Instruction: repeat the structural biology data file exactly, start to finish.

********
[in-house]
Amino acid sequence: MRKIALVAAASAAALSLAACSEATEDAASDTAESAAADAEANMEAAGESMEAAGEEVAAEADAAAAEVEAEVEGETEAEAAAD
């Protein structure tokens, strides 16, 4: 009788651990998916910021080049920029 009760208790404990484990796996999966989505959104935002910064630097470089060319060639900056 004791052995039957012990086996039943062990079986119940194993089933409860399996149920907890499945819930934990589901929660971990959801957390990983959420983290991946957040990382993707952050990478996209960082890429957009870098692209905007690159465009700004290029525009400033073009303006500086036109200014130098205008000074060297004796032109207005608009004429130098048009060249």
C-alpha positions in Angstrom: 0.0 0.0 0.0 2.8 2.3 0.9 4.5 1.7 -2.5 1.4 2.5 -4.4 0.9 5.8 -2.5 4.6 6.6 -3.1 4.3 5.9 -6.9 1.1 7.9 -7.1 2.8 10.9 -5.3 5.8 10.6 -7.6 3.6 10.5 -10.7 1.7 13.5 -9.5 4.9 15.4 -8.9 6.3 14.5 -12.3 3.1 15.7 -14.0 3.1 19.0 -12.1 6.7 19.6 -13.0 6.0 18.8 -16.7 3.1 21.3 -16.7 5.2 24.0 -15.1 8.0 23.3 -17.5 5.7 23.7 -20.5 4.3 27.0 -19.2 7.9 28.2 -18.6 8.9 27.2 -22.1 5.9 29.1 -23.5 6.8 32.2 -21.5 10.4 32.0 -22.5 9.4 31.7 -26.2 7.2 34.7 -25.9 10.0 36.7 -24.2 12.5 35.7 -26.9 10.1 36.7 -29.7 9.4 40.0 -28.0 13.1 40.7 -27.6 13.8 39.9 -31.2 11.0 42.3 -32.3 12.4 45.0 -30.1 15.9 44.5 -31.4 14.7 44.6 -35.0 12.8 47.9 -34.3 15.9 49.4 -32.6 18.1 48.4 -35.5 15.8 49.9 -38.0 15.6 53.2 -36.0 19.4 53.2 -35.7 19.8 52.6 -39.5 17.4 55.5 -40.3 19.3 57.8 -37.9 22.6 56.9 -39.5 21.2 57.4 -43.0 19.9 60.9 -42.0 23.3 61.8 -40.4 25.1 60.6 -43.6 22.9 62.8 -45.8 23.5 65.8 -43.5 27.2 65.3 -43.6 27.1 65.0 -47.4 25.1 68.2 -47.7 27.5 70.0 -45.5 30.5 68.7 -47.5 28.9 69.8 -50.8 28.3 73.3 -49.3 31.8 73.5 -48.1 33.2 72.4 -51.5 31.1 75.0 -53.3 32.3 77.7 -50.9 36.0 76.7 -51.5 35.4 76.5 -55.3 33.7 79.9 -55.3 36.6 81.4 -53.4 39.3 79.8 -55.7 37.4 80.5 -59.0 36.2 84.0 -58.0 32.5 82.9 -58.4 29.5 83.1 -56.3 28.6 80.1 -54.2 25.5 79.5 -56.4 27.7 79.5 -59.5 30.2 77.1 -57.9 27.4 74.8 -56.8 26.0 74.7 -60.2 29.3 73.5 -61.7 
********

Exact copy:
[in-house]
Amino acid sequence: MRKIALVAAASAAALSLAACSEATEDAASDTAESAAADAEANMEAAGESMEAAGEEVAAEADAAAAEVEAEVEGETEAEAAAD
């Protein structure tokens, strides 16, 4: 009788651990998916910021080049920029 009760208790404990484990796996999966989505959104935002910064630097470089060319060639900056 004791052995039957012990086996039943062990079986119940194993089933409860399996149920907890499945819930934990589901929660971990959801957390990983959420983290991946957040990382993707952050990478996209960082890429957009870098692209905007690159465009700004290029525009400033073009303006500086036109200014130098205008000074060297004796032109207005608009004429130098048009060249």
C-alpha positions in Angstrom: 0.0 0.0 0.0 2.8 2.3 0.9 4.5 1.7 -2.5 1.4 2.5 -4.4 0.9 5.8 -2.5 4.6 6.6 -3.1 4.3 5.9 -6.9 1.1 7.9 -7.1 2.8 10.9 -5.3 5.8 10.6 -7.6 3.6 10.5 -10.7 1.7 13.5 -9.5 4.9 15.4 -8.9 6.3 14.5 -12.3 3.1 15.7 -14.0 3.1 19.0 -12.1 6.7 19.6 -13.0 6.0 18.8 -16.7 3.1 21.3 -16.7 5.2 24.0 -15.1 8.0 23.3 -17.5 5.7 23.7 -20.5 4.3 27.0 -19.2 7.9 28.2 -18.6 8.9 27.2 -22.1 5.9 29.1 -23.5 6.8 32.2 -21.5 10.4 32.0 -22.5 9.4 31.7 -26.2 7.2 34.7 -25.9 10.0 36.7 -24.2 12.5 35.7 -26.9 10.1 36.7 -29.7 9.4 40.0 -28.0 13.1 40.7 -27.6 13.8 39.9 -31.2 11.0 42.3 -32.3 12.4 45.0 -30.1 15.9 44.5 -31.4 14.7 44.6 -35.0 12.8 47.9 -34.3 15.9 49.4 -32.6 18.1 48.4 -35.5 15.8 49.9 -38.0 15.6 53.2 -36.0 19.4 53.2 -35.7 19.8 52.6 -39.5 17.4 55.5 -40.3 19.3 57.8 -37.9 22.6 56.9 -39.5 21.2 57.4 -43.0 19.9 60.9 -42.0 23.3 61.8 -40.4 25.1 60.6 -43.6 22.9 62.8 -45.8 23.5 65.8 -43.5 27.2 65.3 -43.6 27.1 65.0 -47.4 25.1 68.2 -47.7 27.5 70.0 -45.5 30.5 68.7 -47.5 28.9 69.8 -50.8 28.3 73.3 -49.3 31.8 73.5 -48.1 33.2 72.4 -51.5 31.1 75.0 -53.3 32.3 77.7 -50.9 36.0 76.7 -51.5 35.4 76.5 -55.3 33.7 79.9 -55.3 36.6 81.4 -53.4 39.3 79.8 -55.7 37.4 80.5 -59.0 36.2 84.0 -58.0 32.5 82.9 -58.4 29.5 83.1 -56.3 28.6 80.1 -54.2 25.5 79.5 -56.4 27.7 79.5 -59.5 30.2 77.1 -57.9 27.4 74.8 -56.8 26.0 74.7 -60.2 29.3 73.5 -61.7 